But you don't have to take my word for it...

Caged Bird

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Today the world lost a beautiful voice. As a fan of Maya Angelou's poetry, I wanted to honor her passing in some way. Since I'm not much of a poet myself, I decided to use a medium that I could be more expressive with. Here is her famous poem, "Caged Bird", visualized by Google results per word:

I Google'd each word by hand, making this a rather slow visualization to build. It was more fun than I expected, as it gave me a chance to read the poem very slowly. Supposedly (according to another Google search) Maya's favorite color was pink, so that's the significance of the color.

Thank you, Maya.

The Speculative Contributions of A. Loeb

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In yesterday's arXiv email there was a short essay that may have escaped some people's notice. Professor Avi Loeb, chair of Harvard's astronomy department, published "On the Benefits of Promoting Diversity of Ideas", which shares 10 examples of persistent/creative astronomers who ignored nay sayers and push forward to important discoveries. The article is one sentence too long.

I personally enjoy when senior members of the astronomy community take the time to analyze the state and future of our field, and their comments on what makes a "good" scientist. I don't agree with all of them, but there is potentially great wisdom to be had. Take for example the penultimate sentence in Avi's recent essay:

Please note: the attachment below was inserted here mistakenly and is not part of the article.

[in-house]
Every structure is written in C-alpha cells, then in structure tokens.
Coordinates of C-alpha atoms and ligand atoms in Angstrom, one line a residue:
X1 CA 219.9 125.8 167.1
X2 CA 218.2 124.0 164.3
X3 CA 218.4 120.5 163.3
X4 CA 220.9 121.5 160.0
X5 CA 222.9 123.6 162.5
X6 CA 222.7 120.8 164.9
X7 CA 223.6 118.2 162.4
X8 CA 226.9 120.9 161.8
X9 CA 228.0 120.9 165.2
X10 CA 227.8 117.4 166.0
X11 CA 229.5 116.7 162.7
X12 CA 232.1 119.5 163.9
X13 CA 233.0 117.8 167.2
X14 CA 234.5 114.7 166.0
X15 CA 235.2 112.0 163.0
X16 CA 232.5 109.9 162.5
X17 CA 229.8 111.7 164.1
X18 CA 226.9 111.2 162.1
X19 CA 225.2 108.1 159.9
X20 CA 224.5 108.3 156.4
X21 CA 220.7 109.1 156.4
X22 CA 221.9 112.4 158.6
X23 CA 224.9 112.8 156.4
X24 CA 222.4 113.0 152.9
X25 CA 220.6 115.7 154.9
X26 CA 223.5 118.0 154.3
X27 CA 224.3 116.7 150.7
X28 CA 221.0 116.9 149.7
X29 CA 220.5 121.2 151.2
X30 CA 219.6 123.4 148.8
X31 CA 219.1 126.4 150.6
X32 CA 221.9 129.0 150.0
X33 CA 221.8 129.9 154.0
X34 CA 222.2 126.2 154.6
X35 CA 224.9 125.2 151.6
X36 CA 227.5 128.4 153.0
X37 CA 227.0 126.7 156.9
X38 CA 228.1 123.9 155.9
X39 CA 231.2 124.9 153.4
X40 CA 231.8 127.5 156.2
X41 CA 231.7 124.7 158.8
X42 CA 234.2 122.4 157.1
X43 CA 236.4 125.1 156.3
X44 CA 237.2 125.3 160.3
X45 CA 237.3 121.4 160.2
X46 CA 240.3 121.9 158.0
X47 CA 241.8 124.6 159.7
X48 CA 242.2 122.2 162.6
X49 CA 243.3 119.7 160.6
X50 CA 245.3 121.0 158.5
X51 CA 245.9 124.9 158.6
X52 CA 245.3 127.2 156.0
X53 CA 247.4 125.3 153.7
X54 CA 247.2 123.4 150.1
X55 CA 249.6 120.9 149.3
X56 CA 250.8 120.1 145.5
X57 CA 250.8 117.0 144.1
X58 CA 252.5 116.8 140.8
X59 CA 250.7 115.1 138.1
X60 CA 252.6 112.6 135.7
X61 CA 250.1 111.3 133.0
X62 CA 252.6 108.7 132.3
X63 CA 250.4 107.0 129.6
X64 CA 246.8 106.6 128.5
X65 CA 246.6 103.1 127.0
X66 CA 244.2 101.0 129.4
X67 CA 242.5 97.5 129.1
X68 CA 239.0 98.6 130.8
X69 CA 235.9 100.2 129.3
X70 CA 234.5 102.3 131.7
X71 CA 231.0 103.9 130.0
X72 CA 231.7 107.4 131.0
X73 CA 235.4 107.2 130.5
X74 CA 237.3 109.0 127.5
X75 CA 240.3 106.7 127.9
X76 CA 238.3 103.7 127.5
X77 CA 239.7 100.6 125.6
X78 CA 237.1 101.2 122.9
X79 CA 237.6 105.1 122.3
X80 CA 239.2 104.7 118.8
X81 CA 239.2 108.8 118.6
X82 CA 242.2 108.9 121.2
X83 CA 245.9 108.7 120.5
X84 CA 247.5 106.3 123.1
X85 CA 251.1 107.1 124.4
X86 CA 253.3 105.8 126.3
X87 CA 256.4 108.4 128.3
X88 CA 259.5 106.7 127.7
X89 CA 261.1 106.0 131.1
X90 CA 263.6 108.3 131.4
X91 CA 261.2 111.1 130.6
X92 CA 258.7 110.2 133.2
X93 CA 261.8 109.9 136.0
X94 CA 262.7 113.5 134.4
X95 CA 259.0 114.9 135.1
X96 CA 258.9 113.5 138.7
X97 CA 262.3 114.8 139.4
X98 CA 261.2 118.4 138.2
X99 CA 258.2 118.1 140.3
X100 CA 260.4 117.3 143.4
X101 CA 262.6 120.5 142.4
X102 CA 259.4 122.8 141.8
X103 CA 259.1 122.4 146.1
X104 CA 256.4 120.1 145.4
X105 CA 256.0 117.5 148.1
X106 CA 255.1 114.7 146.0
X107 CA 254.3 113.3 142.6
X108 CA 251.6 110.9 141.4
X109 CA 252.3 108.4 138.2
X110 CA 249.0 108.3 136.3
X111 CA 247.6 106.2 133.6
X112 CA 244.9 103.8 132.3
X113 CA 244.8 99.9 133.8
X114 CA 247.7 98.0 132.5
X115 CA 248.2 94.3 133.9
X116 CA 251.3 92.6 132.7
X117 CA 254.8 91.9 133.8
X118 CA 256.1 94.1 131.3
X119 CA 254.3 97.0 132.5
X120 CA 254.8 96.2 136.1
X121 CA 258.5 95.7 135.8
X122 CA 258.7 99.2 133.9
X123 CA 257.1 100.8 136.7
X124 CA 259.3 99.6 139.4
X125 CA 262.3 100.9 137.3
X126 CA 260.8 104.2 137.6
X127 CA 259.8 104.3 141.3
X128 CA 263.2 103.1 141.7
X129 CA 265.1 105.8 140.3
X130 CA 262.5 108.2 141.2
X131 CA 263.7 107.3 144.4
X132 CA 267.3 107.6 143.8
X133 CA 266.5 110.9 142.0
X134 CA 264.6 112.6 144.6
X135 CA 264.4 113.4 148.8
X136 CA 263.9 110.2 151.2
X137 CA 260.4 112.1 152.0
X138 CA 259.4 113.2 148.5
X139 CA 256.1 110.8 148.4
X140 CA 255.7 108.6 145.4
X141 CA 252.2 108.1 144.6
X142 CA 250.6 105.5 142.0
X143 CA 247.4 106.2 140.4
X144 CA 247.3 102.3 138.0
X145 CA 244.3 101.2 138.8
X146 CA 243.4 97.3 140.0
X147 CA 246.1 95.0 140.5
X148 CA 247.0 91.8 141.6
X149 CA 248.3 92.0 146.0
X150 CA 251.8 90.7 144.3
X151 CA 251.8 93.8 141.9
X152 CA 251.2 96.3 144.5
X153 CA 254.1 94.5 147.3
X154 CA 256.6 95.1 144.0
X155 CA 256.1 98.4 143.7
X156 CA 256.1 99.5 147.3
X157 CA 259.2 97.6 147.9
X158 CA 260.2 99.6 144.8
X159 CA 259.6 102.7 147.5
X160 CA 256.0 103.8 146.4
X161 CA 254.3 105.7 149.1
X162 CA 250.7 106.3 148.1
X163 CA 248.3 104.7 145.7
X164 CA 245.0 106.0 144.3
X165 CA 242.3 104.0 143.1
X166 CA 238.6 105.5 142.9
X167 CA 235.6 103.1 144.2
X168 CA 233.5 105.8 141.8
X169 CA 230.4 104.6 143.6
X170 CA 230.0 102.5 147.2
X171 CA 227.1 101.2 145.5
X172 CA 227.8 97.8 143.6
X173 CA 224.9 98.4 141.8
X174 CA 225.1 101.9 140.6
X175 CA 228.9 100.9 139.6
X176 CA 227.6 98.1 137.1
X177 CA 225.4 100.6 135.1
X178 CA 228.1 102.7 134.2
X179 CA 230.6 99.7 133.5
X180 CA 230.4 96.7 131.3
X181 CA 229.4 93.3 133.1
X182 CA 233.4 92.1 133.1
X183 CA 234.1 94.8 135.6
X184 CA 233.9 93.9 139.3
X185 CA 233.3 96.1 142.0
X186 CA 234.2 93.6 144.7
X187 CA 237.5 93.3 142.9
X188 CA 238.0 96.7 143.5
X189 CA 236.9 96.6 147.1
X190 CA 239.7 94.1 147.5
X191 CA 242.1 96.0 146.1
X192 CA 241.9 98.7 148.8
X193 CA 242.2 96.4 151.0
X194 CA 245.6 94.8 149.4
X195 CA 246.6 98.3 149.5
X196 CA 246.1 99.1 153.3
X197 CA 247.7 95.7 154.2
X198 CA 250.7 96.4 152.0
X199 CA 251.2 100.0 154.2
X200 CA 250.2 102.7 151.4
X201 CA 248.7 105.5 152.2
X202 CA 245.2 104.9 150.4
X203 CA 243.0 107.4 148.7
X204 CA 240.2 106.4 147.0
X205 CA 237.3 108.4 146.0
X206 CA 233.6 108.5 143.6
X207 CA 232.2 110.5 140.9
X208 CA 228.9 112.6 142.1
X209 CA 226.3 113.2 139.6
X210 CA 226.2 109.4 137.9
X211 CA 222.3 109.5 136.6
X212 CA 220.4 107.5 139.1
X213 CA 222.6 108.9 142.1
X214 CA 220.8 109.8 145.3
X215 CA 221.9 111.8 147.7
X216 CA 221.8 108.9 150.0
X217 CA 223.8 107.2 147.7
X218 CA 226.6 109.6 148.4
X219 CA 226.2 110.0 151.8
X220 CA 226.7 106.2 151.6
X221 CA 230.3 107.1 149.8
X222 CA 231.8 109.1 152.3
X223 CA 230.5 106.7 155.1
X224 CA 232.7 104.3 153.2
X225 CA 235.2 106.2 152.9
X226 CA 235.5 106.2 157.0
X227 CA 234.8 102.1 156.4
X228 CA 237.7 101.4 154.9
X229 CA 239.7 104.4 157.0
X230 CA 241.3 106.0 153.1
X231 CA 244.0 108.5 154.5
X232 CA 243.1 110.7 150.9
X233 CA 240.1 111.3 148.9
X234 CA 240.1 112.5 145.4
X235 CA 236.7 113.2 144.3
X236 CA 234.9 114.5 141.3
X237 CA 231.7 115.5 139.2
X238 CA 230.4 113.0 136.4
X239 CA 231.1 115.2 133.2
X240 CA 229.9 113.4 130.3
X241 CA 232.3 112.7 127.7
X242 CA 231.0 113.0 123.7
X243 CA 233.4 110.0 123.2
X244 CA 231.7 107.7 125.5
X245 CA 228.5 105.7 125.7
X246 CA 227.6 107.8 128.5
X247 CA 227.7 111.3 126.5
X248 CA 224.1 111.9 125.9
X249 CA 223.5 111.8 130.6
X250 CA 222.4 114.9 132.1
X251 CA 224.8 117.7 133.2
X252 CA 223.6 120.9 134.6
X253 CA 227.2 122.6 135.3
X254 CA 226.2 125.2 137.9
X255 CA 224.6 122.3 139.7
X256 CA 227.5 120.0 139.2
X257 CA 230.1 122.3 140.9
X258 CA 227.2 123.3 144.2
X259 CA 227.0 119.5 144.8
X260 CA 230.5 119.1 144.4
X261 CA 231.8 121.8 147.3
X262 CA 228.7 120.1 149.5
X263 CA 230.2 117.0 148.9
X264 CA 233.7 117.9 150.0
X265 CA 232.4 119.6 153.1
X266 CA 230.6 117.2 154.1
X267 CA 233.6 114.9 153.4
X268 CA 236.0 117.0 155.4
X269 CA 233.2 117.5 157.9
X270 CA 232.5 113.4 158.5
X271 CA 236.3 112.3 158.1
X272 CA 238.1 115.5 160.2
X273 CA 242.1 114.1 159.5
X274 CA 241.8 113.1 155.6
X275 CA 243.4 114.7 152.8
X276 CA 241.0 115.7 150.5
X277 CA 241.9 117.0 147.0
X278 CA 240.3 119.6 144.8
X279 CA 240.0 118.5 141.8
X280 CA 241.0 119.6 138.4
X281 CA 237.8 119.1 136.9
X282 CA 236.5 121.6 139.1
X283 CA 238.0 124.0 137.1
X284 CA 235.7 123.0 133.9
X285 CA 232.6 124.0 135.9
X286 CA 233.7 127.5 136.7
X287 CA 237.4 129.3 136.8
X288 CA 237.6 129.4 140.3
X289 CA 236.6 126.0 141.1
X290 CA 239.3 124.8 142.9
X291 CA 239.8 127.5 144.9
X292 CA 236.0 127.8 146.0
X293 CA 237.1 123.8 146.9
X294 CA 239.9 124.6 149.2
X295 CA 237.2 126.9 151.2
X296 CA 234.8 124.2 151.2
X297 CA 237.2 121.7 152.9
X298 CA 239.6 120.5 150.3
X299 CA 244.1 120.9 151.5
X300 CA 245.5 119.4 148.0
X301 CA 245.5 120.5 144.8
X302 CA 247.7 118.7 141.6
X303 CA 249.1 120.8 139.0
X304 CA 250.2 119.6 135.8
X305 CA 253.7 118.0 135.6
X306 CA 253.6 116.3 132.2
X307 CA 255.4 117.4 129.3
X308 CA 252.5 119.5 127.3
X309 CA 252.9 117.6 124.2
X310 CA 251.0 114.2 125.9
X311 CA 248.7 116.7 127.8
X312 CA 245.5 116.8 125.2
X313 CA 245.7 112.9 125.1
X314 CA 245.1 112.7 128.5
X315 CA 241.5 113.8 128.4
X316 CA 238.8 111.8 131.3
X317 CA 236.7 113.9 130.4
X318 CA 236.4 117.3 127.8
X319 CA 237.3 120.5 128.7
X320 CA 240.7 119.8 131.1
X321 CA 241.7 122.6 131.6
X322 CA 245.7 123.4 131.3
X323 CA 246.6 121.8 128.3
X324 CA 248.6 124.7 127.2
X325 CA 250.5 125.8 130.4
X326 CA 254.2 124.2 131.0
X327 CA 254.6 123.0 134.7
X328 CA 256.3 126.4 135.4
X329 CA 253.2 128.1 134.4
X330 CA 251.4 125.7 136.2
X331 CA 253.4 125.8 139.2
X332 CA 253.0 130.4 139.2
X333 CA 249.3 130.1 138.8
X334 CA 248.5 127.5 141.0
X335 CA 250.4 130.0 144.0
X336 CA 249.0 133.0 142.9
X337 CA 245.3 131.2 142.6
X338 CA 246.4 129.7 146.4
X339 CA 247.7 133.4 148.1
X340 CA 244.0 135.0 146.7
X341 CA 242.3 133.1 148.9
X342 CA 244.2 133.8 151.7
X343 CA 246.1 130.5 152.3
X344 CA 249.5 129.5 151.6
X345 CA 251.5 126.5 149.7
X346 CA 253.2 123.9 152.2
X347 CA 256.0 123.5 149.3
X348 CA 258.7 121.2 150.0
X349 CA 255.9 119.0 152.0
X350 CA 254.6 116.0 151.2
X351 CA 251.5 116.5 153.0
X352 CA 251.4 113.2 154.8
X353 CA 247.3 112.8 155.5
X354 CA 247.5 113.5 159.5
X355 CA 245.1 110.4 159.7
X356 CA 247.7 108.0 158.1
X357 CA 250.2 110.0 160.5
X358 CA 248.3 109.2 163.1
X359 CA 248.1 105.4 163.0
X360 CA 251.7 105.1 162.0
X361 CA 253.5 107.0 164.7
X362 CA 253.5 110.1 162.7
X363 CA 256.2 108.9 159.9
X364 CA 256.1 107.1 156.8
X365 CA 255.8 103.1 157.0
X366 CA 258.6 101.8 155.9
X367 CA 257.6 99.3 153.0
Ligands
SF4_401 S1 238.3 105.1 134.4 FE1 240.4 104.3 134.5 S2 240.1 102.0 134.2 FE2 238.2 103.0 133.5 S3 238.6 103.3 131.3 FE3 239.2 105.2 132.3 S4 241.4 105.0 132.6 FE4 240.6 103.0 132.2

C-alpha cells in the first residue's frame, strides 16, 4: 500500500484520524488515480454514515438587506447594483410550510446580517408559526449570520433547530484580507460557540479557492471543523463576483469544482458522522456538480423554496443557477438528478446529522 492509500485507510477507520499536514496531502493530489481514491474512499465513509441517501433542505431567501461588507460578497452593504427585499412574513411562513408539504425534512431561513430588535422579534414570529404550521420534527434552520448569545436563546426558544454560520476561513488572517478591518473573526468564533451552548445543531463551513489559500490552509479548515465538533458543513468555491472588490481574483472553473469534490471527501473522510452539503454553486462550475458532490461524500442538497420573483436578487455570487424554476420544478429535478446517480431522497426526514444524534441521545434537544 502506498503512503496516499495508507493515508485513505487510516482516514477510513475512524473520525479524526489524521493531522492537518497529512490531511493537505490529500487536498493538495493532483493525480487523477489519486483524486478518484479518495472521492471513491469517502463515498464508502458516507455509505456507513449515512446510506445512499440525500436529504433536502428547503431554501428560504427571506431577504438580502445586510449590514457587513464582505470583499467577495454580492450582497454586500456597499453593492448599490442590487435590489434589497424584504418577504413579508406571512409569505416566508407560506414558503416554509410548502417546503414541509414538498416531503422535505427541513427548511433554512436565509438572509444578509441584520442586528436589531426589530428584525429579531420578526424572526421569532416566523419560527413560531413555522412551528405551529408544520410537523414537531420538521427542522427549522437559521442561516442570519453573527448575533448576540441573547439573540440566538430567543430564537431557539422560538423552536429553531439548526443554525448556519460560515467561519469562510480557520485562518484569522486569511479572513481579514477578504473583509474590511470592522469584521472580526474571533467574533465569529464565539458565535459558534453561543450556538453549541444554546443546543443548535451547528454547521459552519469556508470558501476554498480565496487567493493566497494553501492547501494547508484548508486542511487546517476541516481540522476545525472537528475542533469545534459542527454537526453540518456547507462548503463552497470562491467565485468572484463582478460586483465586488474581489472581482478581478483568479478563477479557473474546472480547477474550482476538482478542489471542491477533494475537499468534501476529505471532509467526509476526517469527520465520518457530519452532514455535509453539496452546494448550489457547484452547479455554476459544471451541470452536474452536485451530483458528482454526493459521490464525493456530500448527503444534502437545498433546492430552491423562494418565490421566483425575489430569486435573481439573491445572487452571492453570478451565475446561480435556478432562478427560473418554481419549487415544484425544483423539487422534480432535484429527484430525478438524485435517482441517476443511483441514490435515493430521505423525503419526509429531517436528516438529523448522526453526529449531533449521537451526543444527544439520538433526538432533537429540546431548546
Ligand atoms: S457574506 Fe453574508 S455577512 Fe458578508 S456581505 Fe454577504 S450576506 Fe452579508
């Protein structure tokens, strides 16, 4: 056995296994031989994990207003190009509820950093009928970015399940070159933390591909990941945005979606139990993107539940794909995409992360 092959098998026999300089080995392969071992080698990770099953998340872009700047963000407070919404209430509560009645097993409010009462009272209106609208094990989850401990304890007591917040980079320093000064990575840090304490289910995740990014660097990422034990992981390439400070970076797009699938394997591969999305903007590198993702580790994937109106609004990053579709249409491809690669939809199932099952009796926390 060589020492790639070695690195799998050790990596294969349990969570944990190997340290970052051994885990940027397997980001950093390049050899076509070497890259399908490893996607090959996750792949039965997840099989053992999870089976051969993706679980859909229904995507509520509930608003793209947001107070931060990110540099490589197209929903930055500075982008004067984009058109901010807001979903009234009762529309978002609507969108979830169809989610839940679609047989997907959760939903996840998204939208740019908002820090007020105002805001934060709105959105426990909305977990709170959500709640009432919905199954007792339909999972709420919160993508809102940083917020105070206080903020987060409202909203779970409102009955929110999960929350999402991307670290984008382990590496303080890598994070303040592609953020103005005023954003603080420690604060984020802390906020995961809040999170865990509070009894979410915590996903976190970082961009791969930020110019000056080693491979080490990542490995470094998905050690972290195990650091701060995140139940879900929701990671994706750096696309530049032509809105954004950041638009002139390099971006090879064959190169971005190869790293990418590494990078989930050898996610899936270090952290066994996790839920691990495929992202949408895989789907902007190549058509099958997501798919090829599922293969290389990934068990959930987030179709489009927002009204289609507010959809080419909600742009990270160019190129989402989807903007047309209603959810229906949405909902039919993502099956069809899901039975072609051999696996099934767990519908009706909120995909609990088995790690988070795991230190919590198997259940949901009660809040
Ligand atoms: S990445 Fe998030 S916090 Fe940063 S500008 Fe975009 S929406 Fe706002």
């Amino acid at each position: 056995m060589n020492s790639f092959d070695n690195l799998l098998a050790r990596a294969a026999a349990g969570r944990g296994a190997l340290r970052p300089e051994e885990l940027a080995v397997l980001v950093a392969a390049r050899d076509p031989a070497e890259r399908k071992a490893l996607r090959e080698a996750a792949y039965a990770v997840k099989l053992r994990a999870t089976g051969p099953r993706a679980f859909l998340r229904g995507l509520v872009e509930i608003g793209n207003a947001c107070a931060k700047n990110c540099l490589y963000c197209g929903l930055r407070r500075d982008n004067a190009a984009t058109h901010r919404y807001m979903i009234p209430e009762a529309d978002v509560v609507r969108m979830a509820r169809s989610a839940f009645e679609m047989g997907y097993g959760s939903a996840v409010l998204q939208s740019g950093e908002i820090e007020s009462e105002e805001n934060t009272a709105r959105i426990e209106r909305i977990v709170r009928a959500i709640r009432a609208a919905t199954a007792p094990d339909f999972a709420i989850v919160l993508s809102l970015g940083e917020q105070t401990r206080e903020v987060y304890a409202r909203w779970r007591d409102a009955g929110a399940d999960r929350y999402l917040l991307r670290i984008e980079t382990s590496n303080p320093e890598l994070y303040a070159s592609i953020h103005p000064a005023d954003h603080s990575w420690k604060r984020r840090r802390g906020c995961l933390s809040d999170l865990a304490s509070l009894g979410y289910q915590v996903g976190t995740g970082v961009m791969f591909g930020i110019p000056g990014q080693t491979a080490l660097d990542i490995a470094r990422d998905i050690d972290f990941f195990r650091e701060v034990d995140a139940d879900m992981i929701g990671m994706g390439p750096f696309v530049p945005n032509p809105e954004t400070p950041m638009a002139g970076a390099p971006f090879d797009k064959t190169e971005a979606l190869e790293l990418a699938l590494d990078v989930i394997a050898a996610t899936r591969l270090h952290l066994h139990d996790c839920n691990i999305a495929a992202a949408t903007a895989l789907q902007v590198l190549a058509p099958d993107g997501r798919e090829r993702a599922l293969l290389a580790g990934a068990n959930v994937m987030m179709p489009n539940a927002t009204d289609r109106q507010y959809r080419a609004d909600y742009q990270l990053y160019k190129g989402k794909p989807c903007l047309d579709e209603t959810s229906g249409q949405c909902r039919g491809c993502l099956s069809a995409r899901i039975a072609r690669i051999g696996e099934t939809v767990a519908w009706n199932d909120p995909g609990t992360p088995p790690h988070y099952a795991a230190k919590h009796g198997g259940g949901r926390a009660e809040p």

"...telescope-time allocation committees and funding agencies should dedicate a fixed fraction of their resources (say 10-20%) to risky explorations." 
That's a great idea... one whose time may never come, alas.

For the past 5 years, Avi has published on the arXiv at least 1 article per year on the subject of speculation and the state/future of astronomy. There is usually a focus on encouraging breadth and boldness in graduate students. Here are the submissions that stood out to me:

Taking "The Road Not Taken'': On the Benefits of Diversifying Your Academic Portfolio (2010)

Together these make a great series of short papers, and should be required reading for graduate students. The takeaways for budding scientists echo comments I've heard from people like Prof. Julianne Dalcanton: don't be afraid to fail. Be curious, be creative, be bold.

Be curious, be creative, be bold.

This is a process we don't really teach in graduate school. There's a focus on independence and productivity, as those are what "gets work done" and lead to grant funding. It seems rare that we incentivize truly speculative and creative ideas from students.